Maintenance of the tonicity of extracellular fluids within a
very narrow range is crucial for proper cell function. Normal blood
tonicity is maintained over a 10-fold variation in water intake
by a coordinated interaction among the vasopressin, thirst, and
renal systems. Dysfunction in any of these systems can result in abnormal
regulation of blood osmolality, which if not properly recognized
and treated, may cause life-threatening hyperosmolality or hypoosmolality.1
Plasma osmolality is regulated principally via vasopressin (also
termed anti-diuretic hormone, ADH) release from the posterior pituitary,
or neurohypophysis, whereas volume homeostasis is determined largely through
the action of the renin-angiotensin-aldosterone system, with contributions
from both vasopressin and the natriuretic peptide family. The nine
amino acid peptide vasopressin is synthesized in hypothalamic paraventricular
and supraoptic magnocellular neurons, whose axons travel caudally
and converge at the infundibulum before terminating in the posterior
pituitary, transporting the hormone to its primary site of storage
and release into the systemic circulation (see Fig.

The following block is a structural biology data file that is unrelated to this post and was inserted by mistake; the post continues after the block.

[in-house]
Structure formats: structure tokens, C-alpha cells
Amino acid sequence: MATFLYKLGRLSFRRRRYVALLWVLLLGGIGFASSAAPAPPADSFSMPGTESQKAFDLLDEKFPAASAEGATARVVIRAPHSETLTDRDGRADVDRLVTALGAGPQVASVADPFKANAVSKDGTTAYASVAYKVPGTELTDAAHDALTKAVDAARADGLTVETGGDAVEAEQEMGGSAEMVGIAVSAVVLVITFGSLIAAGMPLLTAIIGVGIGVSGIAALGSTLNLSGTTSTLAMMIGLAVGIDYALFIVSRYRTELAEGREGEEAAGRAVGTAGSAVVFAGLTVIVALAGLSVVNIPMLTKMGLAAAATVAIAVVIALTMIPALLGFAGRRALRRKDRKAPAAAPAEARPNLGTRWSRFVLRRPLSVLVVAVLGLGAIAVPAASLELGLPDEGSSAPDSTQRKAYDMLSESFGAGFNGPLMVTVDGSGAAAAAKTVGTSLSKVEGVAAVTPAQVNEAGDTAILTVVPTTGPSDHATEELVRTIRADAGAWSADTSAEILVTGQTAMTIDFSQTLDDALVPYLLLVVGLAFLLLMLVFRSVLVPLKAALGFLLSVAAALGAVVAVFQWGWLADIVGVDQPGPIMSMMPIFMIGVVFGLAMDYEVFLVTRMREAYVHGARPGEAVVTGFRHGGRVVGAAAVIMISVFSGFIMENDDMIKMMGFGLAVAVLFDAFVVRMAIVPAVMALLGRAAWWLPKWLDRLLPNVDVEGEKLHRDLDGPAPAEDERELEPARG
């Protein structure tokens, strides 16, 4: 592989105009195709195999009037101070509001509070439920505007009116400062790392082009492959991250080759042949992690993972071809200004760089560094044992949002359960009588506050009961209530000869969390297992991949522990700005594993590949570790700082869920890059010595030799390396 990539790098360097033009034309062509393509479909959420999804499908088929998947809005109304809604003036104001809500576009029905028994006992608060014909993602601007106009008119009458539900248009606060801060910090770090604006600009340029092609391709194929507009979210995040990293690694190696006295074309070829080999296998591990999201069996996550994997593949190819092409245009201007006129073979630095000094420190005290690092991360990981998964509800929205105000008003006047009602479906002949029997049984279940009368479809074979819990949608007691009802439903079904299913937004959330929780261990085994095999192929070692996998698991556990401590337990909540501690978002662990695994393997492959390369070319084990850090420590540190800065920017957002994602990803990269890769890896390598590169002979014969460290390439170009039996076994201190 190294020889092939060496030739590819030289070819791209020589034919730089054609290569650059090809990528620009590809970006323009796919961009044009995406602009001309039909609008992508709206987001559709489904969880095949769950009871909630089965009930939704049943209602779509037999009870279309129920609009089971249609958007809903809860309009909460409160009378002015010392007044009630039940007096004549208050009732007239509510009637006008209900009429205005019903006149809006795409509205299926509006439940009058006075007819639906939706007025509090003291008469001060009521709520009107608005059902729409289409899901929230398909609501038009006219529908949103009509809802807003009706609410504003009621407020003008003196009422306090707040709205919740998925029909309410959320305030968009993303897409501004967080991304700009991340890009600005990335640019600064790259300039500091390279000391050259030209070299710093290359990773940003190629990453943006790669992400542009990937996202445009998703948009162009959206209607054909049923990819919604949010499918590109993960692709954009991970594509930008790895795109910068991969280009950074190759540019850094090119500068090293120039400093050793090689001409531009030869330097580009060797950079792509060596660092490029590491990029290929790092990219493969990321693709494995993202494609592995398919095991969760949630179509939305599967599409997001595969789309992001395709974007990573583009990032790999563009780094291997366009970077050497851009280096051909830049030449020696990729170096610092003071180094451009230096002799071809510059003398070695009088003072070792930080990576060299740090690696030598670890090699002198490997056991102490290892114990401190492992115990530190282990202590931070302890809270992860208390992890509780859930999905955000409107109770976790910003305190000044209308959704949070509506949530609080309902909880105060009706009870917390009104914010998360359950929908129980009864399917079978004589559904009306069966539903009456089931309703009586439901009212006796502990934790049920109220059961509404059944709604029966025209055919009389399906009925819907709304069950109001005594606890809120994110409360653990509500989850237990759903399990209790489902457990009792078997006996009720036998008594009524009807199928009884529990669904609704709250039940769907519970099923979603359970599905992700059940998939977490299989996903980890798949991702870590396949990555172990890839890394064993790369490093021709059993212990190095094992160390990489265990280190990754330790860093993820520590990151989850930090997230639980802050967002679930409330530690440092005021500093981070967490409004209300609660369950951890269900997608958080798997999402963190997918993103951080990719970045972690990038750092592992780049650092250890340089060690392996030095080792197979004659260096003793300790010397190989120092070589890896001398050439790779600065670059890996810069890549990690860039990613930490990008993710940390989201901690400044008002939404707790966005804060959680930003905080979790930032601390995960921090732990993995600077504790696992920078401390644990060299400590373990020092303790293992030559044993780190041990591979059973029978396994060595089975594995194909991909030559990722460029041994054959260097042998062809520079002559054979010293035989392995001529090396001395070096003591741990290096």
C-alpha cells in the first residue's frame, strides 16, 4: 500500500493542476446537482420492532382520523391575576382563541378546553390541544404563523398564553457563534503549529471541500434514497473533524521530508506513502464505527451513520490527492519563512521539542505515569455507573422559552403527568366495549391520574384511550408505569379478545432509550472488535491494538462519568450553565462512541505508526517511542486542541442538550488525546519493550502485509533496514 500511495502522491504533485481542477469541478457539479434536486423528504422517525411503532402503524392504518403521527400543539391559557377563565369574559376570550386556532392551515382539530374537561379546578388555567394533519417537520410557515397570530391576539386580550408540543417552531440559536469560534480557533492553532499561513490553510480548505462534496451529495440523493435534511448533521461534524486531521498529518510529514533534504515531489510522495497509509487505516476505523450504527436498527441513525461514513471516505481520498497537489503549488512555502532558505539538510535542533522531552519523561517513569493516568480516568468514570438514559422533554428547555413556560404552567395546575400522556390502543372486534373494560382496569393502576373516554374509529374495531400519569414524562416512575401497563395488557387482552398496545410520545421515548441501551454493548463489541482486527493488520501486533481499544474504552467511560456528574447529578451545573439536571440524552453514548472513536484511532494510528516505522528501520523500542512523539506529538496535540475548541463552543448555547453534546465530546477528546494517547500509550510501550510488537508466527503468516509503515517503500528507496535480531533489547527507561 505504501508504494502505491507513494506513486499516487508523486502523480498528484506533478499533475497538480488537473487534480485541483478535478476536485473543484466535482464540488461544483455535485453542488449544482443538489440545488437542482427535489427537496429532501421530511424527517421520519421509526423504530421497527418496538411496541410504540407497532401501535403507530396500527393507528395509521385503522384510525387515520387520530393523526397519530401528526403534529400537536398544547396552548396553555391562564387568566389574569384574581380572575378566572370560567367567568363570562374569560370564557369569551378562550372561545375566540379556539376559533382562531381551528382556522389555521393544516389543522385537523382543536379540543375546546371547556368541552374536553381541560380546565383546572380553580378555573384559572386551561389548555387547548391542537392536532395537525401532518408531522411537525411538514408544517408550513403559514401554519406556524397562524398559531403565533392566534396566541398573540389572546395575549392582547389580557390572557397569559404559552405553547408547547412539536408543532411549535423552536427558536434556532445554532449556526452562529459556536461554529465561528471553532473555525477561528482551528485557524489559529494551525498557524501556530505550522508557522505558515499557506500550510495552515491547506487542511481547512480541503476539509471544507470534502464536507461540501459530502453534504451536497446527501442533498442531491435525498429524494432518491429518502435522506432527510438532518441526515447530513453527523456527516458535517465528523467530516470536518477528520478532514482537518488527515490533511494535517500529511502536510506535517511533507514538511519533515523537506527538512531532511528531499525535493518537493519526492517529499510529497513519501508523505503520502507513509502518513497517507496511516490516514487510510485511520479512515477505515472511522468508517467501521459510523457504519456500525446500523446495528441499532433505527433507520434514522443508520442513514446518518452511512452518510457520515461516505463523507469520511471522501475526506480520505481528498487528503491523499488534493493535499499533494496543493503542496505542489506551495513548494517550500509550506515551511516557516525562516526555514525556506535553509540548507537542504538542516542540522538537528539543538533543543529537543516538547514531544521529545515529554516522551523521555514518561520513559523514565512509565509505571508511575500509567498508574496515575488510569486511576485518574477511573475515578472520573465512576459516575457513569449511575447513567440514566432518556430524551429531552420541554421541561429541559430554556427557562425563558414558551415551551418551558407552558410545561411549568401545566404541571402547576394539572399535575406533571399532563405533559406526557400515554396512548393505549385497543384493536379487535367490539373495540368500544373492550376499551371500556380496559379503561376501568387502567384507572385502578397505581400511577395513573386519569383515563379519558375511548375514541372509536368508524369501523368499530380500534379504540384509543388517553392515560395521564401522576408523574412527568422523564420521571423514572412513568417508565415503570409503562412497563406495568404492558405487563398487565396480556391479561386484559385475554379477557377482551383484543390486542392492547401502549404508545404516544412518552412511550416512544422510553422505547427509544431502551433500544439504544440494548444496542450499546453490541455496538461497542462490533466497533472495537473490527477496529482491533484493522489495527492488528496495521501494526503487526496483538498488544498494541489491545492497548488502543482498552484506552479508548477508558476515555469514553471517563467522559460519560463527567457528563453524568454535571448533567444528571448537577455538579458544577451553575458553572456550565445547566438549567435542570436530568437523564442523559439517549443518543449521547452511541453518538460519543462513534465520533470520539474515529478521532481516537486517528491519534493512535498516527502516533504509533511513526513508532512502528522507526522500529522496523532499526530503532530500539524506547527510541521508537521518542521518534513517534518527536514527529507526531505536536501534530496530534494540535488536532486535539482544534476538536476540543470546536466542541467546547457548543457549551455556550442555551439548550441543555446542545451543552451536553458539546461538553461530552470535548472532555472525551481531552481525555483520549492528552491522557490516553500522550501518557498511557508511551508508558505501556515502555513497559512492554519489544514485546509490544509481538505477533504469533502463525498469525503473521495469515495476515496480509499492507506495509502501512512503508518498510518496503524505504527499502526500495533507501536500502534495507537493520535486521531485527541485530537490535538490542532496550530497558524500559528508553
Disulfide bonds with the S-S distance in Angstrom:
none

Water balance is regulated in two ways: vasopressin secretion
stimulates water reabsorption by the kidney, thereby reducing future
water losses; and thirst stimulates water ingestion, which restores
past water losses. The two systems work in parallel to efficiently
regulate extracellular fluid tonicity (Fig. 525-1).
However, when both vasopressin secretion and thirst are compromised,
life-threatening abnormalities in plasma osmolality can occur.
Regulation of vasopressin secretion and serum osmolality.
Hyperosmolality, hypovolemia, or hypotension is sensed by osmosensors,
volume sensors, or barosensors, respectively. These stimulate both
vasopressin (VP) secretion and thirst. VP, acting on the kidney,
causes increased reabsorption of water (antidiuresis). Thirst causes
increased water ingestion. The results of these dual negative feedback
loops cause a reduction in hyperosmolality or hypotension/hypovolemia.
Normal blood osmolality ranges between 280 and 290 milliosmoles/kg
H2O (mosm/kg). An osmosensor located outside the
blood-brain barrier near the anterior hypothalamus can detect as
little as 1% to 2% change in blood osmolality.
When osmolality increases above a threshold of 283 mosm/kg,
it signals the posterior pituitary to secrete vasopressin. Hypothalamic
neurons distinct from those that control vasopressin secretion stimulate
thirst sensation at a threshold (~293 mosm/kg) slightly
higher than that for vasopressin release.
Vasopressin is also secreted in response to a decrease in intravascular
volume or pressure. Vasopressin concentration rises exponentially
after a reduction in intravascular volume that exceeds 8%.
When blood volume or blood pressure decreases by 25%, vasopressin
levels rise to 20- to 30-fold above normal, high enough to cause
vasoconstriction and vastly exceeding those required for maximal
antidiuresis (~5 pg/mL). Nausea, pain, hypoglycemia, psychologic stress,
ethanol, and chlorpropamide are also clinically important triggers
for vasopressin release. Vasopressin secretion is inhibited by glucocorticoids.